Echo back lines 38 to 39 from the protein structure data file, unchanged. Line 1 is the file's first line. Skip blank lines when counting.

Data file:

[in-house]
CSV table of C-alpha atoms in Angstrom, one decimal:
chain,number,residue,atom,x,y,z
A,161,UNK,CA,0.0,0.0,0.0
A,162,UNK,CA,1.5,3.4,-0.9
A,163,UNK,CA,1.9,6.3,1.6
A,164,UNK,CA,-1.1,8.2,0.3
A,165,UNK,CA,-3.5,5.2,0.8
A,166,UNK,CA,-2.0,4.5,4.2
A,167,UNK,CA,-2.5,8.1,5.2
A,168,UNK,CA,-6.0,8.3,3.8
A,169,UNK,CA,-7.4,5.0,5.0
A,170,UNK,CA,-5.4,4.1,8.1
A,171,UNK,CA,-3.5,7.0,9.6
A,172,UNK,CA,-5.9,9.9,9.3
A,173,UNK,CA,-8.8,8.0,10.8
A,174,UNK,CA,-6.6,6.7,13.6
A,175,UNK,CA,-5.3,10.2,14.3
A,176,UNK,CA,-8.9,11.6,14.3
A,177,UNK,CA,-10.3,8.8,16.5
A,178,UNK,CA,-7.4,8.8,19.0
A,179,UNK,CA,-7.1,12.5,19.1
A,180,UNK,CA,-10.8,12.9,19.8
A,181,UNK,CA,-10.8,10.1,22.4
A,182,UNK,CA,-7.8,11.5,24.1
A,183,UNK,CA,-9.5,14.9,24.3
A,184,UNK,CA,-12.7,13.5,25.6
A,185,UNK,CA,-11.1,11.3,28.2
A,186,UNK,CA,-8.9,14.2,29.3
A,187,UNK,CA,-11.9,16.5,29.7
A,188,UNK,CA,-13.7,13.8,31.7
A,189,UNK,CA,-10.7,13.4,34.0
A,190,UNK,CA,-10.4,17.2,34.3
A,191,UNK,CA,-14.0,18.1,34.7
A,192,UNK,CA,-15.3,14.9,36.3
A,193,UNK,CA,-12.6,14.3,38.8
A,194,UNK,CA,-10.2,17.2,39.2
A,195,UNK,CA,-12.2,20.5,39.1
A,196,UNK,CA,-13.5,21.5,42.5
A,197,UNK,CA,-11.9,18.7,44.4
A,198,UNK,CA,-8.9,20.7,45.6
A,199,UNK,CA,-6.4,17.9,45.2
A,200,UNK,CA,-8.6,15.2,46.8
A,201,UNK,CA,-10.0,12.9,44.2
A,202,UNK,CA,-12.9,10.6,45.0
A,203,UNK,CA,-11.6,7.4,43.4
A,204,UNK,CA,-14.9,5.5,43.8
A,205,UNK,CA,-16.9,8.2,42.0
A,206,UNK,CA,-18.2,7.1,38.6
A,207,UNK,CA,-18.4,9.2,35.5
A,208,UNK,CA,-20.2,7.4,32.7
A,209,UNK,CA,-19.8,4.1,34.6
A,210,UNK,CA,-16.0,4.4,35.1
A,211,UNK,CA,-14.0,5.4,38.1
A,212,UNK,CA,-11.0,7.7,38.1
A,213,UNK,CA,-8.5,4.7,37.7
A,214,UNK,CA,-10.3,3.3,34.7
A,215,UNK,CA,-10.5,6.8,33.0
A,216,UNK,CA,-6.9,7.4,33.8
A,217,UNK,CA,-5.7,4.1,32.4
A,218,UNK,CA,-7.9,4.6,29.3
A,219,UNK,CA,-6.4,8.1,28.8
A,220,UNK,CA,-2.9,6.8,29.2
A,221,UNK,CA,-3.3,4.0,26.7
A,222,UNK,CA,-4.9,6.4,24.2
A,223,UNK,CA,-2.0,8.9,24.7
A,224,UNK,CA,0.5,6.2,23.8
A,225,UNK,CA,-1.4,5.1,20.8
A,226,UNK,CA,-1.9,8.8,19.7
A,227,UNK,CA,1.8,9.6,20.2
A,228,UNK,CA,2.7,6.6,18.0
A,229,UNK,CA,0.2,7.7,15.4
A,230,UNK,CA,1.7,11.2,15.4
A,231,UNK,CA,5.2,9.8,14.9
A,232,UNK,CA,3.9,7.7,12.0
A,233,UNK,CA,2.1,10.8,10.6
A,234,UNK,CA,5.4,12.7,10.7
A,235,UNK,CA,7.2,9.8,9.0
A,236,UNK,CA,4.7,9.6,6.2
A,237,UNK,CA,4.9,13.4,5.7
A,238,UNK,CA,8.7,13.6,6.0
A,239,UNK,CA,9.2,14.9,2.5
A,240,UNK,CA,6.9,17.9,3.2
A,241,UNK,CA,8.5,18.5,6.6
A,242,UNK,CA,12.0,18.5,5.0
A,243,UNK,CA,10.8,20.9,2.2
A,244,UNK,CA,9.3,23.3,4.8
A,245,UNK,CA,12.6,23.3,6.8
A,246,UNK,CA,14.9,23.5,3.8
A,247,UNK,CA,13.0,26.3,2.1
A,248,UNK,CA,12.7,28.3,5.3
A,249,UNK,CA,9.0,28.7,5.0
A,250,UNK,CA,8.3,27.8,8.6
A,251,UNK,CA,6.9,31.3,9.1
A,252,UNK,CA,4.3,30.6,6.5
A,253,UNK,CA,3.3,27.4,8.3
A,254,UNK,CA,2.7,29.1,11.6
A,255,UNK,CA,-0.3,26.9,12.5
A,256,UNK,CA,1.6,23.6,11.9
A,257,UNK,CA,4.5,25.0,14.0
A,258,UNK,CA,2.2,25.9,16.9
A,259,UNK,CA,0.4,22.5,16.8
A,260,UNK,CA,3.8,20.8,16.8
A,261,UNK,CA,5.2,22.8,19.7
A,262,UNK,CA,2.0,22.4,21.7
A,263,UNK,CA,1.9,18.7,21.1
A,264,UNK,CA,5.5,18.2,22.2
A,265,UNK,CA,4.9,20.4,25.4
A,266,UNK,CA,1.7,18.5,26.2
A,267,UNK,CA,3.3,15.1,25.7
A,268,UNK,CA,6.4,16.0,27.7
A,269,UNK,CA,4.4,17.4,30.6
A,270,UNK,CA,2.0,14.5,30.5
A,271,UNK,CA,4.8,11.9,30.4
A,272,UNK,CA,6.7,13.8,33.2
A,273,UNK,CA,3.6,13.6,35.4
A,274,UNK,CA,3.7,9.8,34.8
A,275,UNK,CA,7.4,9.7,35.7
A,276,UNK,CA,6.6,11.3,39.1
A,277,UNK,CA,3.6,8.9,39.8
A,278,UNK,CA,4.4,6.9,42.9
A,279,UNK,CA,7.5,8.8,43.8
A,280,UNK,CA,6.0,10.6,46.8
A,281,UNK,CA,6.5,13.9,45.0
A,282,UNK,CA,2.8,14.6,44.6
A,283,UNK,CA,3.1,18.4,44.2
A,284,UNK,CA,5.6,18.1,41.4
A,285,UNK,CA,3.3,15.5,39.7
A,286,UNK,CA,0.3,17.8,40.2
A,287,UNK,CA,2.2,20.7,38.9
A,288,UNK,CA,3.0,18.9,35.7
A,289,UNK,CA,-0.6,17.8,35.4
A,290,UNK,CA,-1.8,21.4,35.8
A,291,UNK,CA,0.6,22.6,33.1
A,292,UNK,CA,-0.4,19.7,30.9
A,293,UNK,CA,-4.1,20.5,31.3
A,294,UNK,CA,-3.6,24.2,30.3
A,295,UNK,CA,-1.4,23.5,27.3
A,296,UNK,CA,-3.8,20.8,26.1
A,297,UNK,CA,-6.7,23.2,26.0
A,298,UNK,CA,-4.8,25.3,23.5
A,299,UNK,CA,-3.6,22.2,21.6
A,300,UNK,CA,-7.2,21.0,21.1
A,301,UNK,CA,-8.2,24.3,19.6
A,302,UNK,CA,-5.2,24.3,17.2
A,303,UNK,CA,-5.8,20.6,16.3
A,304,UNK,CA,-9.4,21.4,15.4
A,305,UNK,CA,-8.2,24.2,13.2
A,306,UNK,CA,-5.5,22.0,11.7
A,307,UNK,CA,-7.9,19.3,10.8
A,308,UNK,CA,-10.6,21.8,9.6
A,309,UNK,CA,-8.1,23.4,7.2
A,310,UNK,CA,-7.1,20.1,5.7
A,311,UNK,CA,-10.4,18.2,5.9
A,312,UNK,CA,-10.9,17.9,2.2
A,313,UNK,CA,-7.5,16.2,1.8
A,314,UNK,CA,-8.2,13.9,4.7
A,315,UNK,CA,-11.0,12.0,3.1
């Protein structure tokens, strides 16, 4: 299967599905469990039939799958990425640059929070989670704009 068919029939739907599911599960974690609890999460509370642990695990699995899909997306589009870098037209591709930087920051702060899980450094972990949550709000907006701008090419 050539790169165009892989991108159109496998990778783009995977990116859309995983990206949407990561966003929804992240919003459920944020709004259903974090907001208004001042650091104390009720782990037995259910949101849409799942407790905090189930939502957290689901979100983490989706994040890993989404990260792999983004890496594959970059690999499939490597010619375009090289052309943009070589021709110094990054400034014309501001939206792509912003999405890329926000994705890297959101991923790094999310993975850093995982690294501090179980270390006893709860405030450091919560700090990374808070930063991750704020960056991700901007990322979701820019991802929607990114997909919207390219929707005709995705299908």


A,195,UNK,CA,-12.2,20.5,39.1
A,196,UNK,CA,-13.5,21.5,42.5